A herniated disc, also known as a slipped disc, or a ruptured disc, is a condition caused by movement or damage to the intervertebral discs. These discs sit between the individual bones in the spinal column, and help to lubricate their movement, prevent friction, and also create a pocket of space for nerves and blood vessels to travel through.
When this disc slips or gets ruptured, it can then cause the spine to sit awkwardly, while also placing painful pressure on the nerves. It can be useful to think of the spine as a kind of junction through which countless important nerves travel. The job of these nerves is to carry signals to and from the brain, limbs, and torso.
If you go to kick something, the action begins in your brain (in the motor cortex to be precise) and then travels down the nerves through the spine to the leg. If you then strike something painfully with the foot, this will excite nociceptors in your feet (the pain receptors), and a nerve impulse will travel back the other way up to your brain to register the pain.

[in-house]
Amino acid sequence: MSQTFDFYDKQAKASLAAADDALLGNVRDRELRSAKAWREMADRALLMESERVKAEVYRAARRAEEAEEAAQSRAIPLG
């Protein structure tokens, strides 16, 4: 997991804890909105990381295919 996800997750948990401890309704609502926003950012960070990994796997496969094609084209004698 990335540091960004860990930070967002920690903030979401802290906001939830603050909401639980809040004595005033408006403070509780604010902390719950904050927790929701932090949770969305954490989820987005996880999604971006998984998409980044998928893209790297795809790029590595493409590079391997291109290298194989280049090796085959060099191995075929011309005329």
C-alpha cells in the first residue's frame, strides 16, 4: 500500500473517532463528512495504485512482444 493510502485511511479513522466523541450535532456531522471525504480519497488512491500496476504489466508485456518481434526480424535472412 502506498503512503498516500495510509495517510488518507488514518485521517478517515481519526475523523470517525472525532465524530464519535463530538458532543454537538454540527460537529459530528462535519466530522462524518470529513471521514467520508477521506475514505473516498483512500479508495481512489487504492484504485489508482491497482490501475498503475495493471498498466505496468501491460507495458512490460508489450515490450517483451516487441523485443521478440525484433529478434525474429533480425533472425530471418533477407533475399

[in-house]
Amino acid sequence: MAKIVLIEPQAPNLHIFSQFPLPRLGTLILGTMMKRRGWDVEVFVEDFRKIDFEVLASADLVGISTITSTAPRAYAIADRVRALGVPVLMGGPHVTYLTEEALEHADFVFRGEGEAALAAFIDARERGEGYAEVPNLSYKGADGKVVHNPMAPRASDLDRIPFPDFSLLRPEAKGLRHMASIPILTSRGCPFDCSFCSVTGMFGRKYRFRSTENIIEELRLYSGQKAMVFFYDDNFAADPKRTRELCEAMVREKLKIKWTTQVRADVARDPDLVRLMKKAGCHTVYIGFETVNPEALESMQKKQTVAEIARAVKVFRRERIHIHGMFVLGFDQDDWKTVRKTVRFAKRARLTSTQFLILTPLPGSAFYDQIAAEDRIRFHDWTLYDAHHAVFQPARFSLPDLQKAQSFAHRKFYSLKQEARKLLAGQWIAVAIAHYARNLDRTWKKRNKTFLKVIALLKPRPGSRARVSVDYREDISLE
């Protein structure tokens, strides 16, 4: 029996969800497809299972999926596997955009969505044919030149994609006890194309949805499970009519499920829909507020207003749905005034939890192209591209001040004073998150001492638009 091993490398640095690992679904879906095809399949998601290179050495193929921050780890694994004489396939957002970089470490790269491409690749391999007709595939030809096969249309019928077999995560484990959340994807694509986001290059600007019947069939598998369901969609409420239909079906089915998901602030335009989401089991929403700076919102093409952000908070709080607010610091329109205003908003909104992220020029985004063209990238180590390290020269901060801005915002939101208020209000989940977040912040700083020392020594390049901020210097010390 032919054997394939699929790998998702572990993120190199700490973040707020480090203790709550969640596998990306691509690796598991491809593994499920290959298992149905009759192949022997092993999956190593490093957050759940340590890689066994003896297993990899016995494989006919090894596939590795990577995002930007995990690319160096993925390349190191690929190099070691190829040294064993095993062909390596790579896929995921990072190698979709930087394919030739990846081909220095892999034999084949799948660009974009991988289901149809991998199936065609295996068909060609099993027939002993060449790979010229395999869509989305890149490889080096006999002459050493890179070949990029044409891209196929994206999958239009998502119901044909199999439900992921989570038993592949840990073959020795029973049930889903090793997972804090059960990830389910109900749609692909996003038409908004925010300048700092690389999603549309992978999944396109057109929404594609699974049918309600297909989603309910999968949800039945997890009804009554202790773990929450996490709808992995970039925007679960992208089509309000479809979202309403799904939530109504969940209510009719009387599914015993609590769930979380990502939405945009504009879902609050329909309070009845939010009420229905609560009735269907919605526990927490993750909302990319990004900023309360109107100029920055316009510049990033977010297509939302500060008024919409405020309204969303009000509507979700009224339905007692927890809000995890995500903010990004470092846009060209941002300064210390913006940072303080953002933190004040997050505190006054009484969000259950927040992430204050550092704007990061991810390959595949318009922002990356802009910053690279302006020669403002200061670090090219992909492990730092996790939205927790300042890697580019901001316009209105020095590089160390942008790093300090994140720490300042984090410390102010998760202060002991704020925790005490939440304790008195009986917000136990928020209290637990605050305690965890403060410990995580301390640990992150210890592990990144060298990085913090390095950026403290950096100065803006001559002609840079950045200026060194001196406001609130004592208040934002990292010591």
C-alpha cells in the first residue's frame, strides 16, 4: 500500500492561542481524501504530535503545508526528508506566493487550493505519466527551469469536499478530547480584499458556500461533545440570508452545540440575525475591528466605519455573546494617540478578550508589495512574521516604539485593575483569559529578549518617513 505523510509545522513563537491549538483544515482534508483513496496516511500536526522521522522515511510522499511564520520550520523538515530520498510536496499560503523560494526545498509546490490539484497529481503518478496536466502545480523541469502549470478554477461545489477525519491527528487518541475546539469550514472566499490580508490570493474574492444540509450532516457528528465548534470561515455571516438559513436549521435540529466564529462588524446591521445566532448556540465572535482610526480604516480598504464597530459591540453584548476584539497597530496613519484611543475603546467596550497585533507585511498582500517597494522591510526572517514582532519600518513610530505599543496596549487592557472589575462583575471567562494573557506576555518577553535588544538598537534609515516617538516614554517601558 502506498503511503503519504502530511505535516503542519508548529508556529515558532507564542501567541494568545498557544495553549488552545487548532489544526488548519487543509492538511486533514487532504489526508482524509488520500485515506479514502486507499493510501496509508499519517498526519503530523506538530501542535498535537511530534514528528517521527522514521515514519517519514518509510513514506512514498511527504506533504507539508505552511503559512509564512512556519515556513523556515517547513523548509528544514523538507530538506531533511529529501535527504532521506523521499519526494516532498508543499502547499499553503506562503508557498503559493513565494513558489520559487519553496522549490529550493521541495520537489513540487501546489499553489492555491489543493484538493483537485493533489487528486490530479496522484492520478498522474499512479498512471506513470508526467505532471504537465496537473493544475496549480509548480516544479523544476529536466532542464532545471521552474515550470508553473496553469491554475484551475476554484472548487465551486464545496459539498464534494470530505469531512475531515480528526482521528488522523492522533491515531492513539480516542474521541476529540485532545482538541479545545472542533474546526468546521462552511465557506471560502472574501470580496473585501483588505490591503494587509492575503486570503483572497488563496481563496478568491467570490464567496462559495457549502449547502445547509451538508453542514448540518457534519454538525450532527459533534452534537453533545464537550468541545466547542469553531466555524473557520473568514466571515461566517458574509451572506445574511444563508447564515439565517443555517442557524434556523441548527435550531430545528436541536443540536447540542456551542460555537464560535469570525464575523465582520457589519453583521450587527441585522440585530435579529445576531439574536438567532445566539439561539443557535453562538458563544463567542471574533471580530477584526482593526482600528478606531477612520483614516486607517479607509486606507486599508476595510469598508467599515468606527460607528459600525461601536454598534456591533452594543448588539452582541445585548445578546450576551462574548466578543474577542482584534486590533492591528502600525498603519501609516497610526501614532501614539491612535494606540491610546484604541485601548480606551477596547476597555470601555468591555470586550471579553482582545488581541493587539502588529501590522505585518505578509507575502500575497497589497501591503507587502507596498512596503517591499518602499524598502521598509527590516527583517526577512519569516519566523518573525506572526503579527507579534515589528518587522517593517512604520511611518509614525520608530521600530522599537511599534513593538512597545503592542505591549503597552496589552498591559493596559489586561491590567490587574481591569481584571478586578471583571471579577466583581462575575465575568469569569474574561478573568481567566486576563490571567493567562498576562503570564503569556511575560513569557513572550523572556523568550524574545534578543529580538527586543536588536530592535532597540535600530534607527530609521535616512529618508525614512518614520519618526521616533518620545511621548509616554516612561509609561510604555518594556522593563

When a nerve gets trapped, all these processes get interfered with, and the patient is likely to experience significant pain and discomfort.
But what causes this issue in the first place? Read on to learn 8 of the most common causes of herniated discs.
One of the simplest ways that a disc can become herniated is as a result of direct trauma or impact. If you should be struck in the spine, then this can both irritate the nerve directly, and also cause unusual movement in the spine that allows the disc to move as well.
There are many things that can cause an impact on the spine. This can be the result of an attack or a fight, it can happen if someone should fall over, or it can happen during sports – especially contact sports such as football.
Pain in the spine may go away when swelling subsides, or it might be more serious if the impact caused a fracture or similar. For these reasons, it’s important that you be seen by a physician as soon as possible.